Make Time for YOU – Part One
Many freelancers are stuck in a rut. We don’t dare pass up work because we aren’t confident it will keep coming in.
We forgo weekend plans and even vacations because we are busy. But guess what? All work and no play leads to burnout.
It’s important not to forget that you do have a life outside of your office space. You don’t have to be stuck in front of a computer forever, just because you are a freelancer.
I came across this article on Inc.com that asked busy entrepreneurs to share their best tricks for coping with the daily grind. While the advice is geared towards start-ups, I’ve added my thoughts on how the advice can be heeded for freelancers. Here are some of my favorites:
Make What Time You Spend With Your Family Count
Drive the kids to school each day and really talk to them without checking your e-mail. Turn off the cell phone entirely when you’re playing with them, or you are watching their games. Don’t think about work during that time. High quality time really counts. – Alex Quilici, CEO of YouMail, a visual voice-mail smartphone app.
It’s important to MAKE time to spend with your family. I am a newly married woman without kids, with a husband who is addicted to his iPhone and MacBook. He travels a lot for work, and I have been busy with tradeshows on the weekends. The other night I put my foot down—NO TECHNOLOGY!
We made dinner, rented a movie, and turned our cell phones, iPad, and computers off. Even when Shane wanted to look something up about the movie we were watching, I told him it could wait until tomorrow. And you know what? It did! We paid attention to each other—which is something we both desperately needed to do.
Don’t Check Email First Thing In The Morning
The first thing I used to do after waking up was read e-mails and reply to urgent ones on my iPhone. My brain went from sleep to start-up mode in only a few seconds. That was killing, so I forced myself to not read e-mail first thing in the morning. The funny thing is that if you allow yourself to wake up gradually, it feels like you slept better and longer. Now I shower and have breakfast before reading my e-mail. – Ronald Mannak, founder and CEO, Yobble, creator of the Air Guitar Move iPhone appcessory.
I am not a morning person. And I’m worthless until I have had a shower. I don’t even think about turning my computer on until I have had a shower, gotten dressed, and put some clothes on. If I check my email first thing, I’ll be tempted to spend the rest of the day working in my pajamas.
Change Your Definition Of Vacation
When on vacation I work eight hours less per day – so I only work four to six hours a day versus 12 to 16 hours normally. I’m able to work those hours early in the morning and late at night and still get to spend quality time with my family. – Dirk Gates, founder and CEO of Xirrus, provider of high-performance wireless networks.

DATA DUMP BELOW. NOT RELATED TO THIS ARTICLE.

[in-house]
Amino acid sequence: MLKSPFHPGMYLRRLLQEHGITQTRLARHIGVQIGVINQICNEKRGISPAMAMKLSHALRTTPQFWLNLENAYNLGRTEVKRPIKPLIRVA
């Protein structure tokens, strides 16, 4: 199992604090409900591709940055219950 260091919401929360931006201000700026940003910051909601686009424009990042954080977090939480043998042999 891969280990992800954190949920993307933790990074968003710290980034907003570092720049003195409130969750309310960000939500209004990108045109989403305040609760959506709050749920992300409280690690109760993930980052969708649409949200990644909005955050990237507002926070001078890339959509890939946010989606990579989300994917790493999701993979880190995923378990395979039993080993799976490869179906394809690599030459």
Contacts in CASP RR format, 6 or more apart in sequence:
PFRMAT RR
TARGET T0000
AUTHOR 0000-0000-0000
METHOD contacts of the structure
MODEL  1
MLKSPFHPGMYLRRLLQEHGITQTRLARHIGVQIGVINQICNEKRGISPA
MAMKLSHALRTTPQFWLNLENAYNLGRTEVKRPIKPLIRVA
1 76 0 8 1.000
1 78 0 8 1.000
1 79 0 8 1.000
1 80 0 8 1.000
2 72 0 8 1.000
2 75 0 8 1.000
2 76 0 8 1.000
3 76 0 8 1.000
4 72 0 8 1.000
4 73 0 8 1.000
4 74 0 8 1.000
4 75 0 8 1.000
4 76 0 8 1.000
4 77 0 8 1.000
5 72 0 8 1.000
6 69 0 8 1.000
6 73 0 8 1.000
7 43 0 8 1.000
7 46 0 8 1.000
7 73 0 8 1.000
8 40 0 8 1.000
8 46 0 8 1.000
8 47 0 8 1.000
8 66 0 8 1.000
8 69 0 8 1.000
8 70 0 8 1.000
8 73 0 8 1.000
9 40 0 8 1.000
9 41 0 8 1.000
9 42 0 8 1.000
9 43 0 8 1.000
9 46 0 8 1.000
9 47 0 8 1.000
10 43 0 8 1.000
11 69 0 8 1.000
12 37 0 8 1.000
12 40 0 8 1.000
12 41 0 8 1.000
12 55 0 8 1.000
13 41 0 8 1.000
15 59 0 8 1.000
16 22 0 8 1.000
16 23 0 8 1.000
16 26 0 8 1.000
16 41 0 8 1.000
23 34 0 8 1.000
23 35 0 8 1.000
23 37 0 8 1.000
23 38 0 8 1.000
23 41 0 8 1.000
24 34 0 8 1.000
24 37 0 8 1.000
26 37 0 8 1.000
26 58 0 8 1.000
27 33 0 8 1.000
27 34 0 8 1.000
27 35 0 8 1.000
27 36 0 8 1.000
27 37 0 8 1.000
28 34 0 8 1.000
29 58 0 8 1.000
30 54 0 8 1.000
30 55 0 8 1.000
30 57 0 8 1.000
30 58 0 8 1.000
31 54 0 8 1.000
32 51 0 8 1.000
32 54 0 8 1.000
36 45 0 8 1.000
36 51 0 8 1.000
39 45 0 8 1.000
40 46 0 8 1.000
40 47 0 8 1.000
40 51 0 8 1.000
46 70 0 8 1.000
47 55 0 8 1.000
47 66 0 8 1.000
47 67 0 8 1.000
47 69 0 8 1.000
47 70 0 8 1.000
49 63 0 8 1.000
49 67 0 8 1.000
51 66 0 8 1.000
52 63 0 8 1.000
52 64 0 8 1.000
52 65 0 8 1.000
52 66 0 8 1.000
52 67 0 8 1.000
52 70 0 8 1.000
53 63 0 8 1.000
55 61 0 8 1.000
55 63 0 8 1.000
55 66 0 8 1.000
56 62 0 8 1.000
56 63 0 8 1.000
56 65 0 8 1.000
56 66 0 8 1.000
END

If you don’t have to work on vacation, don’t. Sure, you might need to check your email or voicemail—but you need a break! And the people you are on vacation with need you to be there with them.
The week vacation I had in Spain this year was absolutely magical. I had no cell phone to answer (I don’t have an international plan) and I had no Internet access in my room. We had to go down to the hotel lobby to use the Internet, which meant we did not get online very often. And when we did it was to send a quick email letting our families at home know we were OK and having fun.
I think it is so important to be able to tune out—even for a few days—to recharge your batteries. I returned to work refreshed and ready to go after my vacation—and I really needed that! Even a long weekend away from all things work can do wonders.
Don’t Drop Your Favorite Pastime
It’s important to have a hobby or interest you can be passionate about. For me, it is drumming and cooking. When things heat up in the boardroom, I head to the kitchen or my drum set to keep myself focused and the momentum flowing. – Kevin Brown, CEO of Coraid, a company that creates Ethernet storage networking solutions.
Don’t ditch your indoor soccer team because you are too busy. You need to be able to step away from work and do something completely different. Especially if what you love to do is something active, keep it in your schedule. Not only will it relieve stress, it will boost your metabolism and help you sleep better at night.
Untangle Yourself From Other Responsibilities
This is not the time to coach Little League. Hopefully that will come later in life but it can’t happen right now. – Kirk Simpson, cofounder and CEO of Wave Accounting.
If volunteering on a board is eating into your family time or taking you away from other things you sincerely enjoy doing—drop out for a while. You don’t want to bite off more than you can chew. Living a life that is too scheduled doesn’t leave room for spontaneity.